Growing a garden in your front or backyard can bring a lot of benefits to your life. Flowers attract birds and butterflies, bring a lovely fragrance to your property, and boost your house’s curb appeal. There are a lot of full sun plants that thrive in bright locations.
You might think that all plants want sun all the time, but that’s not the case.However, not every flower is suitable for every location. One of the most significant factors in growing a successful garden is planting flowers that work well in the lighting that hits your property.
If you get a lot of sunlight during the day, then you need to find full sun flowers. You also need to figure out which plants work in the USDA (United States Department of Agriculture) hardiness zone where you live. In this list, we’ll help you find the perfect sun loving flowers!
- What are Full Sun Plants?
- How to Care for Full Sun Perennials
- How to Plant Full Sun Flowers
- Shasta Daisy (Leucanthemum × superbum)
- Petunia (Petunia)
- Rose Moss (Portulaca grandiflora) – Full Sun Flowers for Rock Gardens
- Common Marigold (Calendula officinalis)
- Hardy Geraniums (Cranesbill)
- Coneflower (Echinacea) – Sun-Loving Flower for Butterflies and Birds
- Lamb’s Ear (Stachys byzantine)
- Chinese Hibiscus (Hibiscus rosa-sinensis)
- Lavender (Lavandula angustifolia) – Full Sun Flowers that Smell Great
- Sagebrush (Artemisia tridentata)
- Carnation (D. Caryophyllus)
- Daylily (Hemerocallis lilioasphodelus) – Bright Flowers that Love Sun
- Bee Balm (Monarda didyma)
- Butterfly Weed (Asclepias tuberose)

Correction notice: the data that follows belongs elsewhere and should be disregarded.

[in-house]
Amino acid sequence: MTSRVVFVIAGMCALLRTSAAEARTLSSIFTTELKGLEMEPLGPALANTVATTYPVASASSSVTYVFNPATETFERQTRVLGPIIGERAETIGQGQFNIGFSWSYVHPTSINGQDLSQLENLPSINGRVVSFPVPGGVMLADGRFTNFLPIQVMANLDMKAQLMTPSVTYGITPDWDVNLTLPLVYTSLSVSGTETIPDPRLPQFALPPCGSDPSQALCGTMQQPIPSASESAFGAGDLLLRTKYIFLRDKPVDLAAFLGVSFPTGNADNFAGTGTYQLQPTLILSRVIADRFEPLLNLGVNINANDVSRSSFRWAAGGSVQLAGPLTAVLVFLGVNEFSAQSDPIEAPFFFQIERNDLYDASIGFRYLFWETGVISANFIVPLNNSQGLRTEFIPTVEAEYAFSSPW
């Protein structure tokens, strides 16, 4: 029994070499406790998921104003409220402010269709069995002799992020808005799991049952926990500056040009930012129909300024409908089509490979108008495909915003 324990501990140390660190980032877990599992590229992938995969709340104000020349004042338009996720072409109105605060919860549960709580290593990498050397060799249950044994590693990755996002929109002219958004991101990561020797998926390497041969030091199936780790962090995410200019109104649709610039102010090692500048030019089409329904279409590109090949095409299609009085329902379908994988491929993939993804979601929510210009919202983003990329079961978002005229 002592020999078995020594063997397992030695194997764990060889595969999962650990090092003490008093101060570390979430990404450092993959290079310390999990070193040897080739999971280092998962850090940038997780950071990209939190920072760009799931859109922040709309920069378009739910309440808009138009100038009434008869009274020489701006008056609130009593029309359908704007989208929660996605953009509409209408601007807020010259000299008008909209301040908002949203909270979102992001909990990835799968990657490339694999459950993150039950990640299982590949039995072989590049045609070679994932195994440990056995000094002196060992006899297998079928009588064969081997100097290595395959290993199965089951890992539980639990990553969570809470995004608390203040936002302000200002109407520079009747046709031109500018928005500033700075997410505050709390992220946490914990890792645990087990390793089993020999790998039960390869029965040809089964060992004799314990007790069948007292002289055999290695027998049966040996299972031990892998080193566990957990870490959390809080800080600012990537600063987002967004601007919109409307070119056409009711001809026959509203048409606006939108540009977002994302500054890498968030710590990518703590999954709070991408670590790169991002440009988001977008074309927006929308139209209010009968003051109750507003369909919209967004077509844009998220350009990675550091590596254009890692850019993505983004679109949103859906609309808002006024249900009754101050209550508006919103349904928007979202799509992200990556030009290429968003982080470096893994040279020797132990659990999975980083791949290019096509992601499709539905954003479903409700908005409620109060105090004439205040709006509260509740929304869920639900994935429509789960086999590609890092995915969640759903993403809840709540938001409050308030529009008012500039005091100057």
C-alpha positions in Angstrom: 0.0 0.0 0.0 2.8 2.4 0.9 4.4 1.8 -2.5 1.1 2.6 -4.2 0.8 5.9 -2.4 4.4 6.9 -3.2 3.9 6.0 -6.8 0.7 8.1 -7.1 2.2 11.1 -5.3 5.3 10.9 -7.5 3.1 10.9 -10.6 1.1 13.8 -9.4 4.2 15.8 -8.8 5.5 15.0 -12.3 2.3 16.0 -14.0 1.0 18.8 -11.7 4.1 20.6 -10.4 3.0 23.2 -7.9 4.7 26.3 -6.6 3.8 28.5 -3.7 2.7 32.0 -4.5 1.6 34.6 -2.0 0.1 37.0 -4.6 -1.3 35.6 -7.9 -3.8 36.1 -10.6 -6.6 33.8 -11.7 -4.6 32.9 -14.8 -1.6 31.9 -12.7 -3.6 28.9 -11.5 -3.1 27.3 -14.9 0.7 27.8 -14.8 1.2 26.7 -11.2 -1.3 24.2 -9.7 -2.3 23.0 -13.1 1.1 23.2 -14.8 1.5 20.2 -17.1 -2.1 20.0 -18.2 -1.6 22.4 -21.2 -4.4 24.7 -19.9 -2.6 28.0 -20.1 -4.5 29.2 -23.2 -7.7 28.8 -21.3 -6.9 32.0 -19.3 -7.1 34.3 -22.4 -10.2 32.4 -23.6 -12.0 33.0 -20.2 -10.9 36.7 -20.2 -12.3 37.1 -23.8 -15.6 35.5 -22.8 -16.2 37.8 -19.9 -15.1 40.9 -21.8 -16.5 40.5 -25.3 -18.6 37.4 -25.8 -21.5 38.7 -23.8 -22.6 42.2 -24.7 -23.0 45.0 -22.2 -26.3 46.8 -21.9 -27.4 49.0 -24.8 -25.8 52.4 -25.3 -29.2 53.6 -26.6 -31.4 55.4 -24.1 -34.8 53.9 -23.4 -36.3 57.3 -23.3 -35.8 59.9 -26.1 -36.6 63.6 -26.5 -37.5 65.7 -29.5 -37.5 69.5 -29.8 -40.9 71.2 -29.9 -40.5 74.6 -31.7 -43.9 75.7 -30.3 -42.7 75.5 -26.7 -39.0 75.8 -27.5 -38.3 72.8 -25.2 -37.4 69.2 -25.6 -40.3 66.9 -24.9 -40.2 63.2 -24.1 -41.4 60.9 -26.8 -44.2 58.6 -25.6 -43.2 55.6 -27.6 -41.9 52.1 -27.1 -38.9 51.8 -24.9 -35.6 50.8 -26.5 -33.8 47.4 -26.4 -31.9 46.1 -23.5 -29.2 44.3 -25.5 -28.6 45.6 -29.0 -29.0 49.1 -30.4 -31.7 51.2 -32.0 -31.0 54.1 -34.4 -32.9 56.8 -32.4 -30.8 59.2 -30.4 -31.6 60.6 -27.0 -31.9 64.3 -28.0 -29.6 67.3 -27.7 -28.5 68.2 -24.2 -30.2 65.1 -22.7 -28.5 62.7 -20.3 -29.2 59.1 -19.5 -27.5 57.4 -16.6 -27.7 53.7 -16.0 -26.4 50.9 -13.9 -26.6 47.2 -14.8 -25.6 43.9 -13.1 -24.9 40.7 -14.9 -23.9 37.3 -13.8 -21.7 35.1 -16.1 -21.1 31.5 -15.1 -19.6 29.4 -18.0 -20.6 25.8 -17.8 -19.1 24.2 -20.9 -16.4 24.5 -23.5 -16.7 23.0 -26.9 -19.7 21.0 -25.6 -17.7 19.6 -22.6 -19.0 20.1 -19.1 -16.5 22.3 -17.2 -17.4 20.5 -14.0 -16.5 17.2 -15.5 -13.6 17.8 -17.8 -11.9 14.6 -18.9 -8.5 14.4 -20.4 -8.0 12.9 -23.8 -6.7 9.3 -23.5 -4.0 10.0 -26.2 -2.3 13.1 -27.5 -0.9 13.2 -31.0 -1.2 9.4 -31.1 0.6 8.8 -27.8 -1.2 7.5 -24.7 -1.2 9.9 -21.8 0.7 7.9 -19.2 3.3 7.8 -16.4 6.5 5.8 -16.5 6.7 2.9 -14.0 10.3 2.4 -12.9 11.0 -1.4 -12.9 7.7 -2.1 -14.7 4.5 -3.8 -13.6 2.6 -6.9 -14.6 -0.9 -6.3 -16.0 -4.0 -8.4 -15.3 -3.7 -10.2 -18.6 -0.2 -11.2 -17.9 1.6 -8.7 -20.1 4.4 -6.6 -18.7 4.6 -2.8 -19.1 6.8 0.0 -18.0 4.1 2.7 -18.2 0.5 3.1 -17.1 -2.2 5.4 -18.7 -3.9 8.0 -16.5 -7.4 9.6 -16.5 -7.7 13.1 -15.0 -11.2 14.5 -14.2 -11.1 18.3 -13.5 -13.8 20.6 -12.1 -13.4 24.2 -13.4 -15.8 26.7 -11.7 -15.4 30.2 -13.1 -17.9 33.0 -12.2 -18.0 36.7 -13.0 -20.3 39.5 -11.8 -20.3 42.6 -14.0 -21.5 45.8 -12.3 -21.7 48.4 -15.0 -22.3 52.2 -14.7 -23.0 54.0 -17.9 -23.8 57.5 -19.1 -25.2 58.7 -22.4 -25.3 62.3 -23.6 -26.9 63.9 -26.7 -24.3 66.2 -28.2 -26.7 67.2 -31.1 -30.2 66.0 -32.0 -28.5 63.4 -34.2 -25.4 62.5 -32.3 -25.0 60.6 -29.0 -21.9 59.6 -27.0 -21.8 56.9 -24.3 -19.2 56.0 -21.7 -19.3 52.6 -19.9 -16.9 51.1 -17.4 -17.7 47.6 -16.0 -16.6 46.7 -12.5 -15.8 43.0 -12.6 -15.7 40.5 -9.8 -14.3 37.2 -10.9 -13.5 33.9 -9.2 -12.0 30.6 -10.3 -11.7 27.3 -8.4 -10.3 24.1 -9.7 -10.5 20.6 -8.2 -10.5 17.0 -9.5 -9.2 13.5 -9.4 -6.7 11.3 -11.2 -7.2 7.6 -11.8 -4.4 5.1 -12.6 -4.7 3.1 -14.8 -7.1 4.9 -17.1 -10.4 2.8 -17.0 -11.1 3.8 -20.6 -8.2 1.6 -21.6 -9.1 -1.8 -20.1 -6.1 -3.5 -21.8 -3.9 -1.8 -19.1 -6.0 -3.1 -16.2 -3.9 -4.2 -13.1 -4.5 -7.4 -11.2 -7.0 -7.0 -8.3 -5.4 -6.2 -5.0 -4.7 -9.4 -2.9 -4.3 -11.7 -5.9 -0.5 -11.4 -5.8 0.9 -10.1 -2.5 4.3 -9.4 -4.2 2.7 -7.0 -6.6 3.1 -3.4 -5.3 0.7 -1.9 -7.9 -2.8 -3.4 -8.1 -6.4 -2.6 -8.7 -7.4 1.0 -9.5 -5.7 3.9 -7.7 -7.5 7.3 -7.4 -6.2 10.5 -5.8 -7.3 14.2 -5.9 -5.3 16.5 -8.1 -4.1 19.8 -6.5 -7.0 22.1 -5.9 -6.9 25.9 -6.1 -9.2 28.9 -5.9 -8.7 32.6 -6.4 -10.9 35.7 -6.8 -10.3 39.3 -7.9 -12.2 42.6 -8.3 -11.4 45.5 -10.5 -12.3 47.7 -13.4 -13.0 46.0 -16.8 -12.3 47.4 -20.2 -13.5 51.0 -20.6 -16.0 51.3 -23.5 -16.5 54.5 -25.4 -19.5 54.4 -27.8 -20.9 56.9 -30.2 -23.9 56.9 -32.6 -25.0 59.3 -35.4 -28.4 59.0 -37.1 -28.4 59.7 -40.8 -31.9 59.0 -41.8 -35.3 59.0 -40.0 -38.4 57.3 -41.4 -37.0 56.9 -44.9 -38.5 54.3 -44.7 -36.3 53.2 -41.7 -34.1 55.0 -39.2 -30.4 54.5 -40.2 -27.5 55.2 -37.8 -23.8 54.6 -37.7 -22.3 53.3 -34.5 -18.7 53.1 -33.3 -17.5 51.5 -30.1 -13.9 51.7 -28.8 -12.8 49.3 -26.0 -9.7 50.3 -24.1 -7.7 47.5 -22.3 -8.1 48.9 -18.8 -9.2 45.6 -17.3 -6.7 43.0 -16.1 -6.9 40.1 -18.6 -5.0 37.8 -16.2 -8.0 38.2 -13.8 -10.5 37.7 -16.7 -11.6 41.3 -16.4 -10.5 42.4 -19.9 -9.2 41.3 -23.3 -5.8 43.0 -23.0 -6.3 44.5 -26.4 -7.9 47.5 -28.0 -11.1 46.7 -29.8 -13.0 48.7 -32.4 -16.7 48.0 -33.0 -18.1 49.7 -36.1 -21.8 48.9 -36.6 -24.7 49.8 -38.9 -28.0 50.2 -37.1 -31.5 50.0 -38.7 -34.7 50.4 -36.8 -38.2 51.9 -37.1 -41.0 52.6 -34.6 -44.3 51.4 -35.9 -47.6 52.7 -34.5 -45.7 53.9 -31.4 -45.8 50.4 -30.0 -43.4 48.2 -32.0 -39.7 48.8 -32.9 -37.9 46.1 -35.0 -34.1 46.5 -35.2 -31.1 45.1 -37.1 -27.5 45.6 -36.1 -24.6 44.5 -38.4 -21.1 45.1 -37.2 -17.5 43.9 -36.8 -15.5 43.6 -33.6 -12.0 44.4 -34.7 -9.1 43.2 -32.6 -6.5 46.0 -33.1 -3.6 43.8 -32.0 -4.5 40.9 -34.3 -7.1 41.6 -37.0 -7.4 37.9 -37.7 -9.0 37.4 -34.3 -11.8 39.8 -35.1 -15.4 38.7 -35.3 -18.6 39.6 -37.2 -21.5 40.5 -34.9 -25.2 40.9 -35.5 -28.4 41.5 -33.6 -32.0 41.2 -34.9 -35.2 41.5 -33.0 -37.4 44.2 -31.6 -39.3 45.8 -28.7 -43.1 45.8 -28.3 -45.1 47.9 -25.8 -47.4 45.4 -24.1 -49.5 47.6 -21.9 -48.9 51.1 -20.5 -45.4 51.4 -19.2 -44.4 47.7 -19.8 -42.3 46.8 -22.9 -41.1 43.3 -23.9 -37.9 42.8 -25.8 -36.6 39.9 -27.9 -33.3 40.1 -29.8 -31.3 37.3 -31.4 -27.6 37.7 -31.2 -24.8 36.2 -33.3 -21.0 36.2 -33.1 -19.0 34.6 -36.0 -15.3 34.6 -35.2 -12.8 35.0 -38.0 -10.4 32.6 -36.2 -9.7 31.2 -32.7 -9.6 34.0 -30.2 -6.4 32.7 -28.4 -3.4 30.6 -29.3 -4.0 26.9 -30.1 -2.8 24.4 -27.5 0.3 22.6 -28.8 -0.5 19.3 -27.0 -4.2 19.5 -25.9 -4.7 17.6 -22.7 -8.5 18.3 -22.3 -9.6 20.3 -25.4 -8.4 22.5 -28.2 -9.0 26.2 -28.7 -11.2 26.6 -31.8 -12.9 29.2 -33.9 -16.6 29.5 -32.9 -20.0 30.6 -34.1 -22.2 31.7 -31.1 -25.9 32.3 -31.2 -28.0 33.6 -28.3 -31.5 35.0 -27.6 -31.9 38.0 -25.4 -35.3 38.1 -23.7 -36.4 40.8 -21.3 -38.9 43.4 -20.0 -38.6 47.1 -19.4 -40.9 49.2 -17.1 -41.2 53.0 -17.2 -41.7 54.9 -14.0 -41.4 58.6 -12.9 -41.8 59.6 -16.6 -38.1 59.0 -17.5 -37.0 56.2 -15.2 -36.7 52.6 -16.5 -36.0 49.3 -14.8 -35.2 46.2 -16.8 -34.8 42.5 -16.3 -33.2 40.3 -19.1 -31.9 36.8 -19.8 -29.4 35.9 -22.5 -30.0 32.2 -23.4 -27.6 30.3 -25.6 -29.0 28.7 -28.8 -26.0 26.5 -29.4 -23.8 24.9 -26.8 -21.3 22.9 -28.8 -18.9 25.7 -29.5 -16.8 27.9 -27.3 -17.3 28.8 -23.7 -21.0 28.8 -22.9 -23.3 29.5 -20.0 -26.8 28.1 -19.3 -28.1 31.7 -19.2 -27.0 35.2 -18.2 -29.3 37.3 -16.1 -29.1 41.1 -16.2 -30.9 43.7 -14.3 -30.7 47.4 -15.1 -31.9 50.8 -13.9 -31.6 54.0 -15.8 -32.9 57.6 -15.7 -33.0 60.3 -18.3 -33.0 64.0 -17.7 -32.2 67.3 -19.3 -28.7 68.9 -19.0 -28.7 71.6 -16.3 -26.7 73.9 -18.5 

- Calliopsis (Coreopsis gigantean) – Low-Maintenance Sun-Lover for Beginners
- Purpletop Vervain (Verbena bonariensis)
- Michaelmas Daisy (Aster amellus)
What are Full Sun Plants?
Full sun plants are those that thrive best in the sunniest parts of your garden. This type of plant, typically perennials, needs at least six hours of direct sunlight every day.
Plants usually fall into one or a combination of a few kinds of sun preferences. These classifications include full sun, part sun, part shade, and full shade. While there are also sun loving annuals, perennials are the most popular because they come back year after year.
How to Care for Full Sun Perennials
The most important aspect of caring for full sun perennials is to make sure they grow in a sunny spot in your garden. You can also get container plants for full sun to stick anywhere in your yard if you don’t want to bother replanting your flowers. The plants on this list have their own preferences and specifications, but there are some characteristics that sun loving flowers have in common.
Most are low-maintenance flowers that are drought tolerant and prefer arid conditions. When choosing which full sun perennials to buy, it is best to choose flowers that are native to your area. These are easier to care for and will likely attract wildlife like bees, birds, and butterflies.
How to Plant Full Sun Flowers